Guiding Question for the Course
- How can teachers use digital resources, community resources and effective teaching methods, integrating Alaska Native ways of knowing with Western scientific methods to create greater student interest in, and understanding of, the geosciences?
Key Question for the Final Project
- Why do people make the decisions they do, even when they know that the effects will be negative, and what can be done to change this?
We have spent a lot of time in the class looking at the science of climate change. I recently finished up teaching a semester of Alaska Studies that looked at the over exploitation of natural resources in Alaska that continues on a daily basis. The question that keeps coming up in my mind (and the minds' of my students) is why? Why does this keep happening? This lesson will investigate that question.
This lesson is loosely designed to be used in a history class - such great places to integrate science!
At the end of the lesson students will be able to
- describe the tragedy of the commons.
- explain examples from the real-world that deal with tragedy of the commons.
- evaluate proposed solutions to real-world tragedy of the commons problems.
I will use this lesson next semester in my US History class. We will have just finished studying the changes in industry in the United States before and immediately following the Civil War. This lesson be used as an introduction to the upcoming unit on the rise of industrialism in the early 1900s. The text tackles a number of major changes that were happening in the United States. Among those were changes in how business was organized and what corporations' obligations were to the environment and to their employees. The theory of "tragedy of the commons" can help play an important role in understanding the decisions made at the time.
Introductory Activity - "Everybody Can Win"
The lesson will begin with a game designed by the textbook. The game deals with unionization - where students in the class are employees at a factory considering unionization, however, those connections come after the game.
The class is split into 4-6 teams. Each team is given an envelope with a green and a red card. The game takes place over six rounds, and in each round each team plays either their red or their green card. Scoring depends on the what cards other teams play. If all teams play green then each team earns points. However, if there is a mix (e.g. one red and three green) only the teams playing the red card earn points with the other teams losing points. The third option, with all teams playing red, results in all teams losing points.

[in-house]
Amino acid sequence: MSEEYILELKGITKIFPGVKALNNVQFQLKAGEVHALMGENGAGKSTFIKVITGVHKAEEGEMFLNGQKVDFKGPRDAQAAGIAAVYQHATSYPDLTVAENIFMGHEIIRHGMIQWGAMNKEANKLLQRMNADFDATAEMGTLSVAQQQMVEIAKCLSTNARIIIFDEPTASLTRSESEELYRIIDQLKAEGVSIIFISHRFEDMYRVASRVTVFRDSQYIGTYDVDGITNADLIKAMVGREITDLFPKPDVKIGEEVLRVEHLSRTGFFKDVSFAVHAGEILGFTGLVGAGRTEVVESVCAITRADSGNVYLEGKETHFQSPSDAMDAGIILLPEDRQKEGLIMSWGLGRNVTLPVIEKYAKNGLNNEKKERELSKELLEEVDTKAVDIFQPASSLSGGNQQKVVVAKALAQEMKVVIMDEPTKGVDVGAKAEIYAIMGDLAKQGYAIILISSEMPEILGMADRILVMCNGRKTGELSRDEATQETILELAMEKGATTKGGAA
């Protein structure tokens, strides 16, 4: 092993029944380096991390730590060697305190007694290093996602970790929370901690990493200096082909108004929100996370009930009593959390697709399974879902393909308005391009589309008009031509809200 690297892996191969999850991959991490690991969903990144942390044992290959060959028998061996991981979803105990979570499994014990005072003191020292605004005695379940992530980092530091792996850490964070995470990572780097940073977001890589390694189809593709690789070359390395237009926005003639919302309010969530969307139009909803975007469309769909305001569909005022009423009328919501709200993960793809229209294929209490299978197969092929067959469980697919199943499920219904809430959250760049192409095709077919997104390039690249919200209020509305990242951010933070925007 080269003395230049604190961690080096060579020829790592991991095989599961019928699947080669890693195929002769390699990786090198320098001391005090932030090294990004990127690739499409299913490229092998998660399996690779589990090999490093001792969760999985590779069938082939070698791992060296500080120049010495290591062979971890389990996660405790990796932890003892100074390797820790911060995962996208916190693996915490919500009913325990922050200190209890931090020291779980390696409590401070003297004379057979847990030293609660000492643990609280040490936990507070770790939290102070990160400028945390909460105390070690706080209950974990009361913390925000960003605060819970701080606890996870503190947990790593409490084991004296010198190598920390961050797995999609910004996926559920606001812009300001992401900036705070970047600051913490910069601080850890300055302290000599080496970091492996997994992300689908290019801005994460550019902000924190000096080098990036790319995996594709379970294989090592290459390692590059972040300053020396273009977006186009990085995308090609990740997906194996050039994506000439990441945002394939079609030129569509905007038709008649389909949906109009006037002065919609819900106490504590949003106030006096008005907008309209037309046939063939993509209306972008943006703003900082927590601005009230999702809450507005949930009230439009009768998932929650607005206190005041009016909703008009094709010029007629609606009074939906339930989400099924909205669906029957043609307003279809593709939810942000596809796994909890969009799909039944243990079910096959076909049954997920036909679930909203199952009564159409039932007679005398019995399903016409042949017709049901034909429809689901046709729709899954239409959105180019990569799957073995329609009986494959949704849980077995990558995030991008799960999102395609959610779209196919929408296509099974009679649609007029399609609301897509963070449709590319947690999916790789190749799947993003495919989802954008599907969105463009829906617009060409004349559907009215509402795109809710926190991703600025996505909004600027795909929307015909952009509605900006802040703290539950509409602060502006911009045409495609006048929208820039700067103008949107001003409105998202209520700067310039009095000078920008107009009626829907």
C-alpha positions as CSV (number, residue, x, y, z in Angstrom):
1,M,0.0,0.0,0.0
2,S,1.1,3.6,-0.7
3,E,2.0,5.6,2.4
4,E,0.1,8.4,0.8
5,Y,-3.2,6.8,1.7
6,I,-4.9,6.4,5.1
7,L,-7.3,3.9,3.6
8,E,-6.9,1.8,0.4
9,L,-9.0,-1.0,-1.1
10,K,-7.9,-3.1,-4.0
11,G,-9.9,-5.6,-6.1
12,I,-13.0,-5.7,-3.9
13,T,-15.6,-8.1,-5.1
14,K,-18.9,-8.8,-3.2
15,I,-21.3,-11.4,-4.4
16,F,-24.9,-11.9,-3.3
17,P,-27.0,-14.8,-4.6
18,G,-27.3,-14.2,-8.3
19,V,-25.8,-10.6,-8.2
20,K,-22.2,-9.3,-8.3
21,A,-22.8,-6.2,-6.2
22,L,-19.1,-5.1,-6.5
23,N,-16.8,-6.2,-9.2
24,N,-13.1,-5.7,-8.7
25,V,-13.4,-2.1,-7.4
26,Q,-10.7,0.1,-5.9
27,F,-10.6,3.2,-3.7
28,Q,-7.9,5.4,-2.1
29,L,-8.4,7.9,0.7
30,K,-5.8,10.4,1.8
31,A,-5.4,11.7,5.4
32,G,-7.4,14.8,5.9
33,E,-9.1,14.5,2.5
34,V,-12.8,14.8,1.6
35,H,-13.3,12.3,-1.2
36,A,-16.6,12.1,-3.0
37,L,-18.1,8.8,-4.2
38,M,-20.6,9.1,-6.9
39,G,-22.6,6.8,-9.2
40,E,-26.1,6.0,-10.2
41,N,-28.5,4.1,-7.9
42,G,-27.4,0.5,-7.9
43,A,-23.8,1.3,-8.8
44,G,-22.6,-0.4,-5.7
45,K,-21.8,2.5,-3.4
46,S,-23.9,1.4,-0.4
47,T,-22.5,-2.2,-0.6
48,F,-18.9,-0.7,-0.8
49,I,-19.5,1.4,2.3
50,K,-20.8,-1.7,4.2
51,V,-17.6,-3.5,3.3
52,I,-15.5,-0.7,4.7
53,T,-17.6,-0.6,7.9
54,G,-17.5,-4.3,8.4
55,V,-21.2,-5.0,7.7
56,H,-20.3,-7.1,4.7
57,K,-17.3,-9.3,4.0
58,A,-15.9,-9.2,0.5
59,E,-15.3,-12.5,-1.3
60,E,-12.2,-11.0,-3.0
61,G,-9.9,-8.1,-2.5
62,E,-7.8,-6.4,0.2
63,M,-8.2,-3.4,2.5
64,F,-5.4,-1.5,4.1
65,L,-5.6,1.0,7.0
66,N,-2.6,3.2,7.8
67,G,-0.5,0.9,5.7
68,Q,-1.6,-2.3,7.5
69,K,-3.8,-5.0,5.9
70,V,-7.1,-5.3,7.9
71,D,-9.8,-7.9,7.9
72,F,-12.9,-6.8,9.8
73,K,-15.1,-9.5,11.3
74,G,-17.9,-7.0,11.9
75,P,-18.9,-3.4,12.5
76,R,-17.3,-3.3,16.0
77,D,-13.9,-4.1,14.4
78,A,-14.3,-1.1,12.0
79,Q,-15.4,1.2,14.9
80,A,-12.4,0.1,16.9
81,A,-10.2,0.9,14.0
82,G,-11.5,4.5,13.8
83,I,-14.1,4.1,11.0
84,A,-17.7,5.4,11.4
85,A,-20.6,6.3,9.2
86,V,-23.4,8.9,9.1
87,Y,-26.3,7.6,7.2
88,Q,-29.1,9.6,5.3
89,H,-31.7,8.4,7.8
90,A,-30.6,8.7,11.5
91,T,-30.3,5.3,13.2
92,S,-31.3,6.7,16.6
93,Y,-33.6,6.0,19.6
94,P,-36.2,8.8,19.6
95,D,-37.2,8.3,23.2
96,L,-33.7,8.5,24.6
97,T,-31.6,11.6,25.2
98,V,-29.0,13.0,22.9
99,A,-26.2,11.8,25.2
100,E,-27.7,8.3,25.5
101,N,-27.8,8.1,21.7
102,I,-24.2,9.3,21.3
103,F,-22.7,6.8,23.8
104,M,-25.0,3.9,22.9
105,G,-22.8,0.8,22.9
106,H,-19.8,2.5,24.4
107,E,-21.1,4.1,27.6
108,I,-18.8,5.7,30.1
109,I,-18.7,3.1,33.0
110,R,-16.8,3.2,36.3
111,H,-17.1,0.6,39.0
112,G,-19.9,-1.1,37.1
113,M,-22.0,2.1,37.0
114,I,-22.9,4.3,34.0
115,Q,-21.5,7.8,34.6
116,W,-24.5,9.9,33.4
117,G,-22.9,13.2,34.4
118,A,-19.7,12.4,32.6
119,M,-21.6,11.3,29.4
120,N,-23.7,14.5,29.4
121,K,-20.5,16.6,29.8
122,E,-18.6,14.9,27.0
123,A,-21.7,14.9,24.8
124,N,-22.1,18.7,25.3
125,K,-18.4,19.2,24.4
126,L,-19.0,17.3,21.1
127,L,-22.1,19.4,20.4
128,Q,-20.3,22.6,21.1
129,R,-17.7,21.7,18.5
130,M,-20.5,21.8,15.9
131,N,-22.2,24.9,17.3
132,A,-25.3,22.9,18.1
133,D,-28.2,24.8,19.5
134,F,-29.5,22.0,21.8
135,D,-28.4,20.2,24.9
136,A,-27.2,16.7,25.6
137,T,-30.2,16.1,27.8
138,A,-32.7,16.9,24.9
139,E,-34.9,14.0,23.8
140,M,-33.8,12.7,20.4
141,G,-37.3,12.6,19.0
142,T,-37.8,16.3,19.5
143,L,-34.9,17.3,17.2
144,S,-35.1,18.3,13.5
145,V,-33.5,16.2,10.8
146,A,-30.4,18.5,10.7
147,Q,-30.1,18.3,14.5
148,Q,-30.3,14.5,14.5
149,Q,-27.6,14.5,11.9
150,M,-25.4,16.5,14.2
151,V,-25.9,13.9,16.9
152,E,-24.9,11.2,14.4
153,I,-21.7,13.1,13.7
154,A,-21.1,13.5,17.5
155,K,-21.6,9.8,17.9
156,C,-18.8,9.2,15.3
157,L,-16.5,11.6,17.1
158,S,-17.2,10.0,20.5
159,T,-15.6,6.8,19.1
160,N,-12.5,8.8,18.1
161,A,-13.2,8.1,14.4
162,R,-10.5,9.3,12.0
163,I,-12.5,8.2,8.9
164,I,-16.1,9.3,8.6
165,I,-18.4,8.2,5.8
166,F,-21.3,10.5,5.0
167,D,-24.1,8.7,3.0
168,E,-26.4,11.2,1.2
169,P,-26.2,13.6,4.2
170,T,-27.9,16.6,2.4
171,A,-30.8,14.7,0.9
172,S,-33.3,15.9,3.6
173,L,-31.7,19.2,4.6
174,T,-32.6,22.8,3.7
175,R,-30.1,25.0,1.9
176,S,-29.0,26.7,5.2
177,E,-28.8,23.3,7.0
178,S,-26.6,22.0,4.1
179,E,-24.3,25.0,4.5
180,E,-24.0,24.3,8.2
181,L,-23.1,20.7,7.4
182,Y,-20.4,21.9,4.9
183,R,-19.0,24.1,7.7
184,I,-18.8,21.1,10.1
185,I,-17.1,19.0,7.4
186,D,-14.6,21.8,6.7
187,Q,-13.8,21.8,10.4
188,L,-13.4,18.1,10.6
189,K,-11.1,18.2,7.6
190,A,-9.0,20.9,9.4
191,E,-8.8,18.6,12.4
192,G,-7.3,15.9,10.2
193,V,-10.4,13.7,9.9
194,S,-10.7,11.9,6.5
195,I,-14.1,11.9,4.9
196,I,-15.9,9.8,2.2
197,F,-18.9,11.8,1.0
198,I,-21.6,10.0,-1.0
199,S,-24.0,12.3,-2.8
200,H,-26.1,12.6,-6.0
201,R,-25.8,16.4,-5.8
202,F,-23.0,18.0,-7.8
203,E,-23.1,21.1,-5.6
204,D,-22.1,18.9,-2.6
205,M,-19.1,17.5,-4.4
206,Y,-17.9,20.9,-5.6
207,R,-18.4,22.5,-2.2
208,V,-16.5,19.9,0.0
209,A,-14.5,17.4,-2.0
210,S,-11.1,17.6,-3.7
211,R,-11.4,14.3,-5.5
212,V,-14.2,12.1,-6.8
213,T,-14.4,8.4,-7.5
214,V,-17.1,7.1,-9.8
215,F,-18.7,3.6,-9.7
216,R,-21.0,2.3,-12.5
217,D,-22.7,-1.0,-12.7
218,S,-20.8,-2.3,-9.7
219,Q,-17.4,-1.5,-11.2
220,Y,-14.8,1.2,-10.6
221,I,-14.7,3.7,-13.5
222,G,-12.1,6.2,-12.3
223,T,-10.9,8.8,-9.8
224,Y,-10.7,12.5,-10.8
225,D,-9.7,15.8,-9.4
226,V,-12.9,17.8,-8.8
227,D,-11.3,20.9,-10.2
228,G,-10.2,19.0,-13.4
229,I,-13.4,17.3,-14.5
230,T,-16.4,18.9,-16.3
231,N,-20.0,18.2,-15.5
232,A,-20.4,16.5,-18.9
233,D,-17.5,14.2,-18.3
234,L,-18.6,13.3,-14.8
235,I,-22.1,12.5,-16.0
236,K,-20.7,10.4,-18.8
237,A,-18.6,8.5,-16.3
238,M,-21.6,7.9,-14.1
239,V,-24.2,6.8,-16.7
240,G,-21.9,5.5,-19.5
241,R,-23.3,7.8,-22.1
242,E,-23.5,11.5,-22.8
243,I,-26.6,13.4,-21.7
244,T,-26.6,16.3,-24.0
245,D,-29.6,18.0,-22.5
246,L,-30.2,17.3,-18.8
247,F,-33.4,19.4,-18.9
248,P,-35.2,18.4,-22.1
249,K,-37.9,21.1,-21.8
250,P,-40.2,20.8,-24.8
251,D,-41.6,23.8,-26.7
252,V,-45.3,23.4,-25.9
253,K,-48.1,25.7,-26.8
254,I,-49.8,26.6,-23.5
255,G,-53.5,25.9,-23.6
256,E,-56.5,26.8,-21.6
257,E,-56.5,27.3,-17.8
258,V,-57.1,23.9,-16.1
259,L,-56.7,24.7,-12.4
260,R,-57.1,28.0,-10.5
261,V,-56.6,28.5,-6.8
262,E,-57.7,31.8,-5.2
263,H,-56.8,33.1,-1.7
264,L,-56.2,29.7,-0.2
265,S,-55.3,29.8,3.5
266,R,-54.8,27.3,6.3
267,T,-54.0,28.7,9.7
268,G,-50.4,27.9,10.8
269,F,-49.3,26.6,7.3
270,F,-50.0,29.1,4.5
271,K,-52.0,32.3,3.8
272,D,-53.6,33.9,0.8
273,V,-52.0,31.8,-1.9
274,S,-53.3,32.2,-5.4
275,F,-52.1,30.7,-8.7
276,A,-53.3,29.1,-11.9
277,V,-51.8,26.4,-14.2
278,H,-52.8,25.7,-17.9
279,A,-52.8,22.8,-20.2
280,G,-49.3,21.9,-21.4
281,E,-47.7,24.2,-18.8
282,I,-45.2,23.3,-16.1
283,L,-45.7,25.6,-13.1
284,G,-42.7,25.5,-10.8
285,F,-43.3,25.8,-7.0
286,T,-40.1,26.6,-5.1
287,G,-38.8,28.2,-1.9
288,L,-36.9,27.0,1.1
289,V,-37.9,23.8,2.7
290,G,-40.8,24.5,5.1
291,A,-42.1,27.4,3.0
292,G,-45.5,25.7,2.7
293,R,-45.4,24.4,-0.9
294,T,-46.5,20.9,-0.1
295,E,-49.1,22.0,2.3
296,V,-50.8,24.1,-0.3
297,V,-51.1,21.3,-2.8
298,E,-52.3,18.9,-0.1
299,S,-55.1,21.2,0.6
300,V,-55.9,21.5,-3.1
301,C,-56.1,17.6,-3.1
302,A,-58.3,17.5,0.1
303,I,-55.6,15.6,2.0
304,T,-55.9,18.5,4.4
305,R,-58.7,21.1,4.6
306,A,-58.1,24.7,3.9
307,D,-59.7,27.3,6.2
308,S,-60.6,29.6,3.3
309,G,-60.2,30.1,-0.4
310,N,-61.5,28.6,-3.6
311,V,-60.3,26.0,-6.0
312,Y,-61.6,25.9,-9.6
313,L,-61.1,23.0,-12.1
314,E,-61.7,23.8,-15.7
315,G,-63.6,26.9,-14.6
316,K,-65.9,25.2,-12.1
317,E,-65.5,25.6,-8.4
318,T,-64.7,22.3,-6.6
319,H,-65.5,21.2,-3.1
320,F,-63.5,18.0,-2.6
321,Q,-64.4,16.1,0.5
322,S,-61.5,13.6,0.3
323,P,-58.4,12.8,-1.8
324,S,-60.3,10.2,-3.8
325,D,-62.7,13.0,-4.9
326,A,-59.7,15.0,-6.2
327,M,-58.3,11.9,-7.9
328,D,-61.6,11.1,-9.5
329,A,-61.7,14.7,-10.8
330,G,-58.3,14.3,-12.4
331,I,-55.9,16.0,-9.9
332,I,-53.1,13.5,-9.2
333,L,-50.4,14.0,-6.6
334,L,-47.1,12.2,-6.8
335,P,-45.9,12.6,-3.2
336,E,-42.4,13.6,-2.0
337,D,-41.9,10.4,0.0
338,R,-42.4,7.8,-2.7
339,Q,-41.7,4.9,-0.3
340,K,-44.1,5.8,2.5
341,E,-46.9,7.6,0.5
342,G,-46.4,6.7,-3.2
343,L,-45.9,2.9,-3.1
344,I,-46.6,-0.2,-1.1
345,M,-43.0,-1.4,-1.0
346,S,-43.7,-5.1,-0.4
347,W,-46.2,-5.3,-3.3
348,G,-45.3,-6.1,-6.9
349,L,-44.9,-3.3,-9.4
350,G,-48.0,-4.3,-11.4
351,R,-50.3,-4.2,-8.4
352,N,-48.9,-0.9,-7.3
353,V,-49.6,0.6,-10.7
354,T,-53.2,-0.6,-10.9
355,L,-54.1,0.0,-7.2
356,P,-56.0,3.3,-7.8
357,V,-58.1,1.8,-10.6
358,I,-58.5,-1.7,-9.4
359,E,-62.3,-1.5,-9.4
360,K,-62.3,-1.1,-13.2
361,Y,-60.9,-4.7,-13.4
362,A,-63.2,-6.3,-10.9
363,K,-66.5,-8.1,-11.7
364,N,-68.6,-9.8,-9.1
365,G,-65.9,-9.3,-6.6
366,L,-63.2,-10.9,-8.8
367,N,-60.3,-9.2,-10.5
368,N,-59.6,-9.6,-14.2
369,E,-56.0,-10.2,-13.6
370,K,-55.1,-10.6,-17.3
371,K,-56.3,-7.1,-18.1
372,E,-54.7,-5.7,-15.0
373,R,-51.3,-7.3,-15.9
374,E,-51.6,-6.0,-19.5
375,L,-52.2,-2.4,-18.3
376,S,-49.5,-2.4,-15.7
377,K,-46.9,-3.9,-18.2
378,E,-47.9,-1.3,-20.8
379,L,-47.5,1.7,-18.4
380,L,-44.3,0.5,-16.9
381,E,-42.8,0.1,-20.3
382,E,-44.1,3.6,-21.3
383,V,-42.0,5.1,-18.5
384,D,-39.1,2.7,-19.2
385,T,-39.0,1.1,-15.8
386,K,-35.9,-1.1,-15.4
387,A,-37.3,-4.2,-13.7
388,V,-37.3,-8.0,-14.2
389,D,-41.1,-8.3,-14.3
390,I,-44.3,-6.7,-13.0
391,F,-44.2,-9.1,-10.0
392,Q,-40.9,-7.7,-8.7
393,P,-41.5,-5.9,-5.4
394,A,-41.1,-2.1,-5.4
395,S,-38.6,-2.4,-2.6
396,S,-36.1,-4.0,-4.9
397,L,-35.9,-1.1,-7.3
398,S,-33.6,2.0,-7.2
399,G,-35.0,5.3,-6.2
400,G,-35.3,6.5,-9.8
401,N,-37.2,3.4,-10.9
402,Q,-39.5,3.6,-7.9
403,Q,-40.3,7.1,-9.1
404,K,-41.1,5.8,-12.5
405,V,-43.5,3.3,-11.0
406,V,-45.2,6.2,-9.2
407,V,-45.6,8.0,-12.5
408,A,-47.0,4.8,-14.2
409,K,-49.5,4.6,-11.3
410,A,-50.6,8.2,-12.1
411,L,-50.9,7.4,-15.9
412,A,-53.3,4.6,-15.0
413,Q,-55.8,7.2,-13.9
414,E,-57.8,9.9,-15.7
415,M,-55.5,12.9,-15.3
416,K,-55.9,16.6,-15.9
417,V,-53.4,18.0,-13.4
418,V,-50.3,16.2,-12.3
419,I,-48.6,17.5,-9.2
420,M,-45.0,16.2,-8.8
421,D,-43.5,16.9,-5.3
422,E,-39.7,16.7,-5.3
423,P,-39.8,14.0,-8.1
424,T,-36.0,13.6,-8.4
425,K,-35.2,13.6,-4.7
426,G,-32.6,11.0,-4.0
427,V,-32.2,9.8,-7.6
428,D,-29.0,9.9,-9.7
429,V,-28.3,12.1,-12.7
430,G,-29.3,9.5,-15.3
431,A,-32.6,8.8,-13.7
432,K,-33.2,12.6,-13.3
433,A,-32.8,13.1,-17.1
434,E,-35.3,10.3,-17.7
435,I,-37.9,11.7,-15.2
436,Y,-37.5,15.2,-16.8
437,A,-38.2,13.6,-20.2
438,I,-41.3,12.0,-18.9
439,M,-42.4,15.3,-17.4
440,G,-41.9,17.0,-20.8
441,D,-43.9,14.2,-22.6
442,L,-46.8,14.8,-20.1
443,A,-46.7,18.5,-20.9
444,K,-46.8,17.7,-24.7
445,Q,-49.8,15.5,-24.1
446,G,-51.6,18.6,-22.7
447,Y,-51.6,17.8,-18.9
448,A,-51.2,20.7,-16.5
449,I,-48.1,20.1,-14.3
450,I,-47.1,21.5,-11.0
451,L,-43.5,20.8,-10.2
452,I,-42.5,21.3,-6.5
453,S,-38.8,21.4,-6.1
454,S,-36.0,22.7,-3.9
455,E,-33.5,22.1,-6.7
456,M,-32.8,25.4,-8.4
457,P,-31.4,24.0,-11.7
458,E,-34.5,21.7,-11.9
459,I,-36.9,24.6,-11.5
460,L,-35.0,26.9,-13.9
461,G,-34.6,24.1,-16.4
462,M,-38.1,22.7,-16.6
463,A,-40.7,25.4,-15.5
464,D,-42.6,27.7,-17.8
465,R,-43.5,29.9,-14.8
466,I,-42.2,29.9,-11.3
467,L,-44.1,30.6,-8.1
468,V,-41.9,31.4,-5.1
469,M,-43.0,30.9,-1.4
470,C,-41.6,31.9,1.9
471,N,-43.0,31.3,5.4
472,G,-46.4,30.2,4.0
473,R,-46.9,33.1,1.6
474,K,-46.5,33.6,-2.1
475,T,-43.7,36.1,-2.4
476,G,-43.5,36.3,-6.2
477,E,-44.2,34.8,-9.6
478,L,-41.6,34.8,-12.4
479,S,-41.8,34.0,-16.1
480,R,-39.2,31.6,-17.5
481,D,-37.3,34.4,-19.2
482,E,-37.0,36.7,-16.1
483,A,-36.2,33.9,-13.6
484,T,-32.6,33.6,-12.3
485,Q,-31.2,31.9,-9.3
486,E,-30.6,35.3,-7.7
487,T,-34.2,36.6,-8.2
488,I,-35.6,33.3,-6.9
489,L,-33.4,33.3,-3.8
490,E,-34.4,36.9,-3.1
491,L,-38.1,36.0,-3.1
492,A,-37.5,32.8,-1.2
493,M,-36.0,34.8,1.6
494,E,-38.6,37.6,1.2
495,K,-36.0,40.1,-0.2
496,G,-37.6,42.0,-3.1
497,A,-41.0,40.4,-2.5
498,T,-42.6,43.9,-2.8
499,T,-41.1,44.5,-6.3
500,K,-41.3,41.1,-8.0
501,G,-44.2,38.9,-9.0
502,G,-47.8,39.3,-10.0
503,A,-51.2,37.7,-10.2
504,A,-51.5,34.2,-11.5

I played this game last year and I was surprised with the results. If I remember correctly, only one team had positive points at the end. I was sure that they would have worked together, all playing green cards, but it only took one round of a team exploiting the situation before all trust was broken and it was each team for itself.
After the game is over, debrief with the following questions:
- What emotions did you experience while playing the game?
- For those of you who played a green card every time, why did you do that?
- For those of you who played a pink card even once, why did you do that?
- Why was (or wasn’t) the class able to play the game so that everyone won?
- Can you think of something from history or real life that has a similar dynamic to this game?
What's nice about this game is that it sets up discussion for the upcoming chapter on labor organizing, and also offers an explanation of a theory to help understand previous and upcoming chapters about environmental calamities.
Activity (Cultural Connections)
Independent investigation of historical events.
Students spend time searching for historical events in history that the theory of tragedy of the commons can be applied to help understand what happened.
Sources or ideas to look into...
- Alaska History Course
- Seal hunting
- Salmon fishing
- Other commercial fishing
- Oil drilling
- Gold and other precious metal mining
Activity (What can be done?)
After playing the game at the beginning of the lesson and investigating a number of examples from history, students will have the benefit of hindsight. How can this new knowledge be used to alter the future.
Students will listen to a podcast from NPR with an interview of Nobel laureate and political scientist, Elinor Ostrom. Ostrom discusses ways that populations have bucked the "tragedy" through working together on a local scale. She emphasizes that solutions to tragedies of the commons do not need the backing of a federal government, and in most cases, bottom-up solutions are preferable to large top-down solutions.
After listening to the podcast debrief with a series of discussion points.
- How does Ms. Ostrom recommend that such problems are solved?
- How realistic do you think her recommendations are in problems that plague Alaska (overfishing, mining)?
- Can you think of any other solutions to a tragedy of the commons problem? Can people work together, keeping everyone's best interests in mind?
Final look at history...
Salmon politics - how does this reflect a solution to tragedy of the commons?